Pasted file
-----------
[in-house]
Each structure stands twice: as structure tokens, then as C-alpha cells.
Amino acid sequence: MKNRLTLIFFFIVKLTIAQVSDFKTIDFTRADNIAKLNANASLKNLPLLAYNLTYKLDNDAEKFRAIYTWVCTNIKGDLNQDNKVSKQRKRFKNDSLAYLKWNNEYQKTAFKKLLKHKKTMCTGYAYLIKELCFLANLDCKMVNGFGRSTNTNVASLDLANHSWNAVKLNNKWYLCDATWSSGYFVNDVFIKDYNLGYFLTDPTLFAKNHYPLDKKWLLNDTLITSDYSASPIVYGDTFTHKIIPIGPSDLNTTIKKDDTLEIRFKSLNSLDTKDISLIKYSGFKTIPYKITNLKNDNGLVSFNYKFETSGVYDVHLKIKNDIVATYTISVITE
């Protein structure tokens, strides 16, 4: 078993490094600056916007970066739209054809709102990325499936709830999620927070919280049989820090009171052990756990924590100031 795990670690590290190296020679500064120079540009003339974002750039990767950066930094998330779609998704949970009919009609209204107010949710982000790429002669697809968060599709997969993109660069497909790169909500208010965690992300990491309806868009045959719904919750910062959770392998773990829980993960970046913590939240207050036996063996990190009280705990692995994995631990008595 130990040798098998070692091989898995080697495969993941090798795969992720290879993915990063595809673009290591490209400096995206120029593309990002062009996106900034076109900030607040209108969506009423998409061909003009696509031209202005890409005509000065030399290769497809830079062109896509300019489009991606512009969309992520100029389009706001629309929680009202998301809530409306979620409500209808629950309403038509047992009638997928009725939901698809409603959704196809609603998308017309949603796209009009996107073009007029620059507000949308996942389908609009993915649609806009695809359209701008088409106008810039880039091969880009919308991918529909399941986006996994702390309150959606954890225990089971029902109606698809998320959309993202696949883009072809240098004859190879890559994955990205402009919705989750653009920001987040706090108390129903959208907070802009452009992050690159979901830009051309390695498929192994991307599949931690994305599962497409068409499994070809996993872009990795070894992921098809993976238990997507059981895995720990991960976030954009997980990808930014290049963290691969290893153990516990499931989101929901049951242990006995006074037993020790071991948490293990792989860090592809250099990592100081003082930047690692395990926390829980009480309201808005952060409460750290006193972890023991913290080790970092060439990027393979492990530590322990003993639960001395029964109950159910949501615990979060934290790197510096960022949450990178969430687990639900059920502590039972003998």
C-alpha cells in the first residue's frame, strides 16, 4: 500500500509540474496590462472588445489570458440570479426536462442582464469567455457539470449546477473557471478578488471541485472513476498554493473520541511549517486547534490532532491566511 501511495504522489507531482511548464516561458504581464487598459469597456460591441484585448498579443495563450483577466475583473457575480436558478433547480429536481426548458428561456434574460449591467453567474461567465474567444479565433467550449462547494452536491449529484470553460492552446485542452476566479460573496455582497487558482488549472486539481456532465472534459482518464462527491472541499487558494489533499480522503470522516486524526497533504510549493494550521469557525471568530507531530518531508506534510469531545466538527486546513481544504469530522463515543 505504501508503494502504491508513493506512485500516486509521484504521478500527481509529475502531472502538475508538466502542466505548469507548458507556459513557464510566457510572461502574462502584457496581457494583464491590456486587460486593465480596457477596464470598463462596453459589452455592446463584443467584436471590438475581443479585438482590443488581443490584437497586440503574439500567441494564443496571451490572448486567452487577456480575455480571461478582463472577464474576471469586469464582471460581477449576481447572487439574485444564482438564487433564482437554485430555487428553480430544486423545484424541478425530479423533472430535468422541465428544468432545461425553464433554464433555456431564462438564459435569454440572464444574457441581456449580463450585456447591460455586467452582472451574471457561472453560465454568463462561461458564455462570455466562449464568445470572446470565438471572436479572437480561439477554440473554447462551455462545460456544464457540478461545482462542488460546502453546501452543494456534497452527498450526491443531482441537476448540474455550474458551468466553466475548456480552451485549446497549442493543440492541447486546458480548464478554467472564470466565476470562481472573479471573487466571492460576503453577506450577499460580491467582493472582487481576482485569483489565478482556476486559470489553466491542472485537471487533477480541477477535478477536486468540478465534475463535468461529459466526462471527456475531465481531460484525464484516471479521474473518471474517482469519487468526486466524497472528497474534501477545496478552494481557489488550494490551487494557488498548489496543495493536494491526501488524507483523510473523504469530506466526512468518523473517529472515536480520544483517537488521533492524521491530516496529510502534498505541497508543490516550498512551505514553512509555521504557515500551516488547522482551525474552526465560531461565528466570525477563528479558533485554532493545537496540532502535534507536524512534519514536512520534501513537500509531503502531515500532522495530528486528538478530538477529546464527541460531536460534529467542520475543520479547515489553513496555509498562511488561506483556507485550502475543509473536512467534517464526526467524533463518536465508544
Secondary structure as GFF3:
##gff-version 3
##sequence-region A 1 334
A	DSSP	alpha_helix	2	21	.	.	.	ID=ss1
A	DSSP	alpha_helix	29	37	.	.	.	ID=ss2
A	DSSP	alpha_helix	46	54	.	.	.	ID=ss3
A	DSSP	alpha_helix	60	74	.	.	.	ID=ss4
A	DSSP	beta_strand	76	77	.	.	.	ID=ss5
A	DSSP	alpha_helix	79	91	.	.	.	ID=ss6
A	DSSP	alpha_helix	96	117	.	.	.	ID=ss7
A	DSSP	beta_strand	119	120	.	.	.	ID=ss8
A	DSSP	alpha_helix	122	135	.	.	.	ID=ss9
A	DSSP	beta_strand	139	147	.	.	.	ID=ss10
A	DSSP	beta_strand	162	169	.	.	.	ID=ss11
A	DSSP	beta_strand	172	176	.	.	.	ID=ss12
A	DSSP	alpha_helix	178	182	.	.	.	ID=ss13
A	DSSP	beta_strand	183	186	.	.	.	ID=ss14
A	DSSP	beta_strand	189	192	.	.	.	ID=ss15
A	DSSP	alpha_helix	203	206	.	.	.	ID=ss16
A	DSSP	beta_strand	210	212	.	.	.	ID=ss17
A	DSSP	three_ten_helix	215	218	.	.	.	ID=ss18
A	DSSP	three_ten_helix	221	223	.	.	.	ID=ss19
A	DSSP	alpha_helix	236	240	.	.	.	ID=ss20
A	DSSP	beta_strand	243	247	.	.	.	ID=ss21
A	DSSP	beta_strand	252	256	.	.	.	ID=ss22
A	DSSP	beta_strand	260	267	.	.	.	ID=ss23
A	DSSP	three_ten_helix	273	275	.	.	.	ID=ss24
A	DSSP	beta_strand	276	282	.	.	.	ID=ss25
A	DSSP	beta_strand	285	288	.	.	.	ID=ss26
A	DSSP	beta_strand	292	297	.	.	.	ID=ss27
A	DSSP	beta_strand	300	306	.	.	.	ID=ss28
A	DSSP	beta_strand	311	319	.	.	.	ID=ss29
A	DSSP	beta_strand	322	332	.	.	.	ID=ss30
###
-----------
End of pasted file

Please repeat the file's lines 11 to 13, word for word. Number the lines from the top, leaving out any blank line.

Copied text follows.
A	DSSP	alpha_helix	46	54	.	.	.	ID=ss3
A	DSSP	alpha_helix	60	74	.	.	.	ID=ss4
A	DSSP	beta_strand	76	77	.	.	.	ID=ss5